Fungus Paecilomyces lilacinus Paecilomyces-lilacinus

Paecilomyces lilacinus General Description

Here in the mountains of Costa Rica, there are whiteflys. Yes, “I have whiteflys!!” So I make the following statement with field experience authority. Paecilomyces lilacinus can be used against the nymphal stages of whiteflys, applied in combination with two other fungus, Isaria fumosorosea and Lecanicillium spp. The latter two of which are effective against the adult whiteflys while the Pae works on the larvae. Applying these three microbes together will bring down significantly the population of larvae and adults both. It’s a quite interesting combination that can be sprayed over the infested plants in one application. Fungus work better in heterogeneous groups than alone.

Paecilomyces lilacinus Mode of Action

The fungus Paecilomyces lilacinus in sufficient concentrations over 107 u.f.c/ml, produce hyphae over eggs and larvae on anthropoids of the geneses Meloidogyne, Pratylenchus and Radopholus producing deformities in the embryo.The hyphae grow over the egg, while the tips swell and create deformities. A penetration peg grows from the bottom of the hyphae (appressorium) into the egg. The eggs swell and buckle. As penetration continues and the eggs split while the hyphae fill the egg completely. The fungus then emerge to the egg surface producing first vegetative growth. After 5 days most of the eggs are infected. The young born infected soon die.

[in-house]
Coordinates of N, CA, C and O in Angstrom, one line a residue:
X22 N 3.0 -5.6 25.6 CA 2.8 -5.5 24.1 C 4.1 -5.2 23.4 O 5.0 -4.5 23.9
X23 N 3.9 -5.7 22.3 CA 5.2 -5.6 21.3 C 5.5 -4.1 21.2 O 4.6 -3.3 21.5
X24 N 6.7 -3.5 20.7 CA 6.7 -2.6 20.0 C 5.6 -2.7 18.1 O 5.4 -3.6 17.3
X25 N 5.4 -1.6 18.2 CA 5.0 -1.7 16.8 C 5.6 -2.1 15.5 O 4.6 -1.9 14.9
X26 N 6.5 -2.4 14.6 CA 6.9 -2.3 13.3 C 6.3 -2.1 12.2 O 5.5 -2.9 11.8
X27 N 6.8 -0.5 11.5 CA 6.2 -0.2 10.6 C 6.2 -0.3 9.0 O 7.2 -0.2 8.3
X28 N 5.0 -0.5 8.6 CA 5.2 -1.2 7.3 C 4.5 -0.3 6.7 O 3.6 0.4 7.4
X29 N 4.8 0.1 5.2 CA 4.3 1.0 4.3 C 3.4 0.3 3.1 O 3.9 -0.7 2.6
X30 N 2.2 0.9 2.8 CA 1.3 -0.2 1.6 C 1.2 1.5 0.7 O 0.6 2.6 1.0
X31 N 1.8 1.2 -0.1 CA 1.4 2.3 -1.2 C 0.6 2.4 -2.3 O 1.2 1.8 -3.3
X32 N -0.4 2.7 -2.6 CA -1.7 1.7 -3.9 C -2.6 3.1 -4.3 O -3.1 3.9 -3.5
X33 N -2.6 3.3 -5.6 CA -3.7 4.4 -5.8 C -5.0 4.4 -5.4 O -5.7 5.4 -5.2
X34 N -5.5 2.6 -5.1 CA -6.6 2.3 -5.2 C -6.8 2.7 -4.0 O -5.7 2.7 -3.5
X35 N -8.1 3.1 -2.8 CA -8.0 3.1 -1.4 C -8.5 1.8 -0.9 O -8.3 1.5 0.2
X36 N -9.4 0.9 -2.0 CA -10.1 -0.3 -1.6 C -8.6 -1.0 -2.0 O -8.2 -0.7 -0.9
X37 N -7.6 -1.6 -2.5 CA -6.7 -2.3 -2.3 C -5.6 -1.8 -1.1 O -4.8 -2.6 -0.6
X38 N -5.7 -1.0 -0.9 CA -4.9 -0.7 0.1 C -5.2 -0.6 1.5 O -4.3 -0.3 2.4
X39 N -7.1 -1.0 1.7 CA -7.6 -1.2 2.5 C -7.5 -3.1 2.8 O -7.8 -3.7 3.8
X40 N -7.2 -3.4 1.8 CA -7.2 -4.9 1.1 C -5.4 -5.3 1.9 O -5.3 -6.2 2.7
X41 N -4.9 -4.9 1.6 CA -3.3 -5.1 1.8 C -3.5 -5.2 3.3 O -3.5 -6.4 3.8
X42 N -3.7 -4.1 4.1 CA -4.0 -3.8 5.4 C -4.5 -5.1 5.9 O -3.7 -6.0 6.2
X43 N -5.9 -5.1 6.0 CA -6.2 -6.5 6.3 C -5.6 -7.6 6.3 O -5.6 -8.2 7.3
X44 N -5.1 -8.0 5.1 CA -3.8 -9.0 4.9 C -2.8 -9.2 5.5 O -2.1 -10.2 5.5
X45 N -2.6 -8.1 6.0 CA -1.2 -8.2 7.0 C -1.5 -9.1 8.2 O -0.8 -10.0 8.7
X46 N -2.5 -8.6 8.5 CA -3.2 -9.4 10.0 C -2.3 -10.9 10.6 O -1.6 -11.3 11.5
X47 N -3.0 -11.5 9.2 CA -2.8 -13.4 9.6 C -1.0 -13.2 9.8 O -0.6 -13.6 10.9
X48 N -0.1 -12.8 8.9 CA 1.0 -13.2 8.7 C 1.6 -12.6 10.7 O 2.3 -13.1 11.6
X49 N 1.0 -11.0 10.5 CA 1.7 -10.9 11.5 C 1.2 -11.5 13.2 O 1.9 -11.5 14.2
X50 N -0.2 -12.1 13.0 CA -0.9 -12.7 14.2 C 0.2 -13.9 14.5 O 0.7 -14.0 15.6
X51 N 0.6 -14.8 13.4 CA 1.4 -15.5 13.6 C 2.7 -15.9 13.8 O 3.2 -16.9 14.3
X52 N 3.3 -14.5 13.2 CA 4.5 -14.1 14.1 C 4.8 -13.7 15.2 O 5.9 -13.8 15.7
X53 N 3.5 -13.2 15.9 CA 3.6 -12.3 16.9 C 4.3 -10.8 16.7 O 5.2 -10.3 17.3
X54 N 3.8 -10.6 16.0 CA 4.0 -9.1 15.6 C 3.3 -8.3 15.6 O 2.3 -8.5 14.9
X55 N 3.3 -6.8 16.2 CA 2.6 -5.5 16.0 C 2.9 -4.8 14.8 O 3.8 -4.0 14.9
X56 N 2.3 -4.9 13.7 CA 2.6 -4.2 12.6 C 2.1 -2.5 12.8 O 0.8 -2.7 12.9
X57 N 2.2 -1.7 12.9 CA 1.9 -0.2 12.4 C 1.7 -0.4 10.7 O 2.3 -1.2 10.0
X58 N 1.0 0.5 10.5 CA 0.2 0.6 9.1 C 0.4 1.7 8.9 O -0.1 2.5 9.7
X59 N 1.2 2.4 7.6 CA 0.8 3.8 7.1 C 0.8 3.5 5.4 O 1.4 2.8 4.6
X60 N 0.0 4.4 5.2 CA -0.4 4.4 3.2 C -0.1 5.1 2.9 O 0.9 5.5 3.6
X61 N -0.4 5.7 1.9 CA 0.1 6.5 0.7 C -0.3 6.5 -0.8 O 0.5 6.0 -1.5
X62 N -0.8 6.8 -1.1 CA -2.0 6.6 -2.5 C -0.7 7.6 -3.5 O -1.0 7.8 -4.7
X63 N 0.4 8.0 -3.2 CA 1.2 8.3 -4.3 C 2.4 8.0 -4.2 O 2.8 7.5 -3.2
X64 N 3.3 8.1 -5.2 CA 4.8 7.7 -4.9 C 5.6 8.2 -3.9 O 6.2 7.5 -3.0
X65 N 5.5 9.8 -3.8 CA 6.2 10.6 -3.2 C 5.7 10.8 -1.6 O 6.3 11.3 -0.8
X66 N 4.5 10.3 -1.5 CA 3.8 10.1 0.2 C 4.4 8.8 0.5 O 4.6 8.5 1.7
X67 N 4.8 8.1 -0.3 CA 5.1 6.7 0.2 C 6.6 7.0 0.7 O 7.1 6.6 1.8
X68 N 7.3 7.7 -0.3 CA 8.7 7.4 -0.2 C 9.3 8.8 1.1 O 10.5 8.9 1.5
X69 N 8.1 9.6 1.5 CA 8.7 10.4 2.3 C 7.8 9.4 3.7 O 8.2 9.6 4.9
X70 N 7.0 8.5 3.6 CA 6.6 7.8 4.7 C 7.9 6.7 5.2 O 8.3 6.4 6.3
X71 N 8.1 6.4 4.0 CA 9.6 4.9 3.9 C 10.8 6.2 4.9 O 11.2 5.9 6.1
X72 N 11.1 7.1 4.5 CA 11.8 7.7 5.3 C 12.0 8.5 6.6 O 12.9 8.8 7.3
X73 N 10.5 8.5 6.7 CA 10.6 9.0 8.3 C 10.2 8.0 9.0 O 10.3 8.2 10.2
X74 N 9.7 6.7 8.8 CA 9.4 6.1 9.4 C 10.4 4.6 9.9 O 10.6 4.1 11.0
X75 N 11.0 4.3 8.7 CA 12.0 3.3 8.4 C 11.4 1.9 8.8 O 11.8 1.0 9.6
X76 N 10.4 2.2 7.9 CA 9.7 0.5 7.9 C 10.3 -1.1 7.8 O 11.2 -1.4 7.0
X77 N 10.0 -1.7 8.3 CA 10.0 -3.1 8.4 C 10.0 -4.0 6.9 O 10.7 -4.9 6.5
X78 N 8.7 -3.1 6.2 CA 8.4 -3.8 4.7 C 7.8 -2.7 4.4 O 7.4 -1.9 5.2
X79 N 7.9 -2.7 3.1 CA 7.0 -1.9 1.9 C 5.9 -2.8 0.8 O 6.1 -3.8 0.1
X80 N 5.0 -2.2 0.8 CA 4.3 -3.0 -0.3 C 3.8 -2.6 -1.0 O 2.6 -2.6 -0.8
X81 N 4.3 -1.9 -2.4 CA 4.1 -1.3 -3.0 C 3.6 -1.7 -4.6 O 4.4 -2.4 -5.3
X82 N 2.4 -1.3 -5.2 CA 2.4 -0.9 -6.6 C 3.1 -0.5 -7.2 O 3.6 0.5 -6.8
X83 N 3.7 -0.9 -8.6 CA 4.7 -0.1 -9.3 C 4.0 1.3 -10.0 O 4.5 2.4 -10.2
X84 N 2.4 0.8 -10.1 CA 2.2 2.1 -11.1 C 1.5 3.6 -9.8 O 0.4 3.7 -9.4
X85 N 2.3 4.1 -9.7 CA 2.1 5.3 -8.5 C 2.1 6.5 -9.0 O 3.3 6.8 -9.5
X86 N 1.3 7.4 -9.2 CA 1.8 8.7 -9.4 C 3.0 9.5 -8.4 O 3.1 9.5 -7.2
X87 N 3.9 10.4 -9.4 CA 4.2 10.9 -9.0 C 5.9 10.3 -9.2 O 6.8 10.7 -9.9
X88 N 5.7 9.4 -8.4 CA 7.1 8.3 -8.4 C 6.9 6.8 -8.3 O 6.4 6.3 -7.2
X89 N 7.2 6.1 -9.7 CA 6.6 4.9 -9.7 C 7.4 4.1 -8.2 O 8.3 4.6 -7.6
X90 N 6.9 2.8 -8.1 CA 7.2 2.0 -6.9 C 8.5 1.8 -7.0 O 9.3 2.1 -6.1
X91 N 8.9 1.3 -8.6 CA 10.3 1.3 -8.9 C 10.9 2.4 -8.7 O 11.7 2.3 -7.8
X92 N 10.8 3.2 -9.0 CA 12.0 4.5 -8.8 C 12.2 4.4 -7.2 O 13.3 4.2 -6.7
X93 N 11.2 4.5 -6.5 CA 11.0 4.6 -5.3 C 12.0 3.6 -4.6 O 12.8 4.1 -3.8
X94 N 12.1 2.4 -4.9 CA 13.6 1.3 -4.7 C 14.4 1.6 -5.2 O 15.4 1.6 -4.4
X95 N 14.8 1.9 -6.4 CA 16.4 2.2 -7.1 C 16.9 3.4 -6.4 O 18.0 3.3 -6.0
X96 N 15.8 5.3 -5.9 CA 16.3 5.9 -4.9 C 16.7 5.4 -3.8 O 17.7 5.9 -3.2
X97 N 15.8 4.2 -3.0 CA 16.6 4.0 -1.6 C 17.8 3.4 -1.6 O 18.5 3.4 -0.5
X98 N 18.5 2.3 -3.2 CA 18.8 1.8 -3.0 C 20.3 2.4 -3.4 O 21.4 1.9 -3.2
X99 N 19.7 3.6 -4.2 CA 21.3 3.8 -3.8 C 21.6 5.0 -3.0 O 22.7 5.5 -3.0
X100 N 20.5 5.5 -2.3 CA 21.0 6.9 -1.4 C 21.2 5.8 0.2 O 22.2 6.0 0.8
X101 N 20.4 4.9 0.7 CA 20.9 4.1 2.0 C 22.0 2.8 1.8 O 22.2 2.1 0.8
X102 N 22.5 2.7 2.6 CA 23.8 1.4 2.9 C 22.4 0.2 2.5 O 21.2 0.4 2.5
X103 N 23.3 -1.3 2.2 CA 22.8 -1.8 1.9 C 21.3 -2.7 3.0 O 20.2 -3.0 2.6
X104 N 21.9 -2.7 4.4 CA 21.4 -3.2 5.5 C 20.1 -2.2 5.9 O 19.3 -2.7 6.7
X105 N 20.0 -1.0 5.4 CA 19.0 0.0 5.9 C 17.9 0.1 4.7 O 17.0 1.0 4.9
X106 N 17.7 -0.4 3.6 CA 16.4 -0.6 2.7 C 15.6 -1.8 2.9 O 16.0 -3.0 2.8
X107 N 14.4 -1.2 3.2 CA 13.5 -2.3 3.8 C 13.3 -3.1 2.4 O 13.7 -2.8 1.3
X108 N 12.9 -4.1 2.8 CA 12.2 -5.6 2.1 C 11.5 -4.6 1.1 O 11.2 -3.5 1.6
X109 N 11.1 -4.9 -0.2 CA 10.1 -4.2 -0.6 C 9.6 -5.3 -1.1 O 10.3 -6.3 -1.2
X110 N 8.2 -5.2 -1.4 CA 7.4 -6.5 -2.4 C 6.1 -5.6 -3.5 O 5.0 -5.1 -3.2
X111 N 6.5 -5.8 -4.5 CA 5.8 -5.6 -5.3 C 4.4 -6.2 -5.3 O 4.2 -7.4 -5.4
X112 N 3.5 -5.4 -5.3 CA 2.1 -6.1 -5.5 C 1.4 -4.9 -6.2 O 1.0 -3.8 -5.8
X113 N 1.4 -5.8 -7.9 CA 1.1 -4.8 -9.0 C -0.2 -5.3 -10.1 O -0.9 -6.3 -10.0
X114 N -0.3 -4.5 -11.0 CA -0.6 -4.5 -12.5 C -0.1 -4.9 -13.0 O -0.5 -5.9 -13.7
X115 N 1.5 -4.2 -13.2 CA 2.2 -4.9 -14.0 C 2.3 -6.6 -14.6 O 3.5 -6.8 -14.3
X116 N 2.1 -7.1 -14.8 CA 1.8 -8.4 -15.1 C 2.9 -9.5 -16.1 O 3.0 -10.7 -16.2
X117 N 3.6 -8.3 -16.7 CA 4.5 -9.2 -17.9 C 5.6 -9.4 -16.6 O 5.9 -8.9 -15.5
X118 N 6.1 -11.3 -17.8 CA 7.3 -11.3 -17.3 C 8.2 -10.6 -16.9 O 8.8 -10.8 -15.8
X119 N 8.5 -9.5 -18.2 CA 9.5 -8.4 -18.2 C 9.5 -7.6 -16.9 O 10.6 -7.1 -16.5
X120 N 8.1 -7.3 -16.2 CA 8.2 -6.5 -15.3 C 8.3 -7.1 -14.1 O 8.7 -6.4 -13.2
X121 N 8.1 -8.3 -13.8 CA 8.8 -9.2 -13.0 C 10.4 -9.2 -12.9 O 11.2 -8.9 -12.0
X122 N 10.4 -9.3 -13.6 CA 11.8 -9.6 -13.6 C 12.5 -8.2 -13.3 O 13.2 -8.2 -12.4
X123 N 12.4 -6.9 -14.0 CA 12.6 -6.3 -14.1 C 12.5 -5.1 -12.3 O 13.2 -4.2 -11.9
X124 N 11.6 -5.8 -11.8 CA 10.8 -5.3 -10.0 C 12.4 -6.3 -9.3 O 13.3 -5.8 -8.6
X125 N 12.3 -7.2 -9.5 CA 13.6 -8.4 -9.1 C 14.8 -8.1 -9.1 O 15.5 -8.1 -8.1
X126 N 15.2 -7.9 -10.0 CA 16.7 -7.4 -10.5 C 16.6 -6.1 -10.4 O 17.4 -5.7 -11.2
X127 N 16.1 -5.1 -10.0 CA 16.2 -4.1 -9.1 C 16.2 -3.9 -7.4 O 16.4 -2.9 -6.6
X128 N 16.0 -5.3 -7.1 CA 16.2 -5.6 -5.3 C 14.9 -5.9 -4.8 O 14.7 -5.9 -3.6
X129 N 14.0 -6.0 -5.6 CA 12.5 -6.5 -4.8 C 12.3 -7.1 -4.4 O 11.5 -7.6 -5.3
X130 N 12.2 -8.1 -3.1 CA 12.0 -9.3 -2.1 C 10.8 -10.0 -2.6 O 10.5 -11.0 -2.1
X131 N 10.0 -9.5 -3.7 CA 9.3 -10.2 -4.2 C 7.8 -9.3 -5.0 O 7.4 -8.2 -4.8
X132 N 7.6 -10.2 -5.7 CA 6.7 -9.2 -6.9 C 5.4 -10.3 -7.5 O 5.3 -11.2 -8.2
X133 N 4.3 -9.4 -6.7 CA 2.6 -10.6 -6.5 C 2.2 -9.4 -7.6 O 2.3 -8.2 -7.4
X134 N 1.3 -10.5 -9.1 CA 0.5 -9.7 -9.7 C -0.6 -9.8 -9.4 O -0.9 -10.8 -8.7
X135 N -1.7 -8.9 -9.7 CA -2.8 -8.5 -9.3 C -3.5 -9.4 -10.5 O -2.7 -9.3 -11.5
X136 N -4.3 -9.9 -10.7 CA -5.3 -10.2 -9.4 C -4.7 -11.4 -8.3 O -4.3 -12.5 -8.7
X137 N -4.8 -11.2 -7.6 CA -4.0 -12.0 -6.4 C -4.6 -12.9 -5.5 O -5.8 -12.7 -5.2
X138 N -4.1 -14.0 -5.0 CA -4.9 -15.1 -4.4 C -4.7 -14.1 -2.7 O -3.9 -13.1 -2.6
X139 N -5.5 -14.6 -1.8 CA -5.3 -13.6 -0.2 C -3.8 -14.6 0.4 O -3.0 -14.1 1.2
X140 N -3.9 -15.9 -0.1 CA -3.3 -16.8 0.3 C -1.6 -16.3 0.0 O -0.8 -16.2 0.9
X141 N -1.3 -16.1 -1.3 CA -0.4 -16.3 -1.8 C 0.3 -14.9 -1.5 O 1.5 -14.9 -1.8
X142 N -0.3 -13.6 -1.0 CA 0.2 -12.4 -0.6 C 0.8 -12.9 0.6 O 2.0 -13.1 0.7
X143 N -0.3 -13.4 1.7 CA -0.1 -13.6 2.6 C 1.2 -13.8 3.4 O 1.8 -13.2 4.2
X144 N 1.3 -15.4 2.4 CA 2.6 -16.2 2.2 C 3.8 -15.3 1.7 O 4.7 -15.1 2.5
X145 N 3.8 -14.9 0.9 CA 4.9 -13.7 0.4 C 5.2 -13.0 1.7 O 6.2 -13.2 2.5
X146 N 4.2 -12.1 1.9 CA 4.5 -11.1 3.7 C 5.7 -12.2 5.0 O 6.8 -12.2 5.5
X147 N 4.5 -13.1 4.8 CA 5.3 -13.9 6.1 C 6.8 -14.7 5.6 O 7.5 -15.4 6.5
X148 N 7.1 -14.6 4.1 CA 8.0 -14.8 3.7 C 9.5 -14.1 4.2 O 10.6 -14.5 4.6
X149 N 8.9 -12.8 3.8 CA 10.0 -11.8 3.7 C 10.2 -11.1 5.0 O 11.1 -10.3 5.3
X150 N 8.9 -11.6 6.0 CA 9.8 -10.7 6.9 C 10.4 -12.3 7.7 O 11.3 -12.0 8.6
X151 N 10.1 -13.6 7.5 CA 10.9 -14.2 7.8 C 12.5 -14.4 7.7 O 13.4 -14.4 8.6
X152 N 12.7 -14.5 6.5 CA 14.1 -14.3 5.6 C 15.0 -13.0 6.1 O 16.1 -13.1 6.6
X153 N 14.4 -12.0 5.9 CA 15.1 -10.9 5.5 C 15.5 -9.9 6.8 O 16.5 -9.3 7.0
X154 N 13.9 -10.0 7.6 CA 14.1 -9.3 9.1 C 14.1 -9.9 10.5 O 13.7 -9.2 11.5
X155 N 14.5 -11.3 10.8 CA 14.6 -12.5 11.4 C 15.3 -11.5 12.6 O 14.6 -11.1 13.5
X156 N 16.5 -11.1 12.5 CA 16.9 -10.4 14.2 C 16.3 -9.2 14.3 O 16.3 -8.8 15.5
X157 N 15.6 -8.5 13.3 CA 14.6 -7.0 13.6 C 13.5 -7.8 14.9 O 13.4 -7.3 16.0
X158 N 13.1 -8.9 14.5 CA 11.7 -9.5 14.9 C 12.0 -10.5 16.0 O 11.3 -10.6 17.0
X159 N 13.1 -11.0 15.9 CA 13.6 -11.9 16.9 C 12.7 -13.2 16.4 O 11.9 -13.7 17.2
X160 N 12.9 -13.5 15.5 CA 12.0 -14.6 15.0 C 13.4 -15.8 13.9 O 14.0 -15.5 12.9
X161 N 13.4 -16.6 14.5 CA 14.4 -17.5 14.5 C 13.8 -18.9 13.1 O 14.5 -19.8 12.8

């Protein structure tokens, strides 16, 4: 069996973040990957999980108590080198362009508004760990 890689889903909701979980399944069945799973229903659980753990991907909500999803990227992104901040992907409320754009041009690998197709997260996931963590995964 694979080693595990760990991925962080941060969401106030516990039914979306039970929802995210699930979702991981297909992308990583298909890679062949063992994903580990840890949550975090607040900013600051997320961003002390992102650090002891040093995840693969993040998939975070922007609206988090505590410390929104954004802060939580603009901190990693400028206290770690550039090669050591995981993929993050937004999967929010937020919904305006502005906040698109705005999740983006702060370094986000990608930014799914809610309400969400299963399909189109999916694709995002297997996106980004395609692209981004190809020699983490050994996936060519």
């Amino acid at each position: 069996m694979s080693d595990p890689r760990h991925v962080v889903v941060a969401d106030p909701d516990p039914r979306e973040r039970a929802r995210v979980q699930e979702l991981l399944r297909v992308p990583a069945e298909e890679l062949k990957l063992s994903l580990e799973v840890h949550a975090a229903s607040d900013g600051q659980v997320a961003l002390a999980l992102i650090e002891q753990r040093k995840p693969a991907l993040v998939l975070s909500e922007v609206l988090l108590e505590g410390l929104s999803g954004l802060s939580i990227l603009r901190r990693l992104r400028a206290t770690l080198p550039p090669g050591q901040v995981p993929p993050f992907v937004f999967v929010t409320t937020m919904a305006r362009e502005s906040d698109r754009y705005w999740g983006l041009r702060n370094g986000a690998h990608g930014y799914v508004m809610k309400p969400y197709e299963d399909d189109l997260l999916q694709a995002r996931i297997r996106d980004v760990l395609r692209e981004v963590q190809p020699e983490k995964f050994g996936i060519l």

Paecilomyces lilacinus Mode of Application

Shake the bottles well before using. Dilute the OST liquids containing the fungus 4 to 1 with de-chlorinated water. Pass the liquid threw a strainer before placing it in your sprayer. Generously coat the bottom leaves  with the liquid solution. You will see most of the nymphs and adults feeding on the bottom of the leaves. But it is a good idea to have a well established fungal culture on the entire Phylospher. By this I mean spray the bottom of the leaves and the stems as well.

De-chlorinating water is simply water that has been sitting over night with the lid of the bucket open to the air. Chlorine, over time, separates from the water and bubbles up and out. You can see that by filling a glass container up with tap water and letting it sit. Soon you will see the bubbles on the edges of the glass. That is chlorine gas. For other ways to de-cloronate, such as applying vitamin C, refer to our post De-chlorinate Water When Using Microbes.

In rare cases, Paecilomyces lilacinus is on record as cause opportunistic systemic fungal diseases in humans. It has been implicate in eye, lung and skin infections. Personally, I have never known anyone that has had a problem in horticultural applications but be careful when handling the product.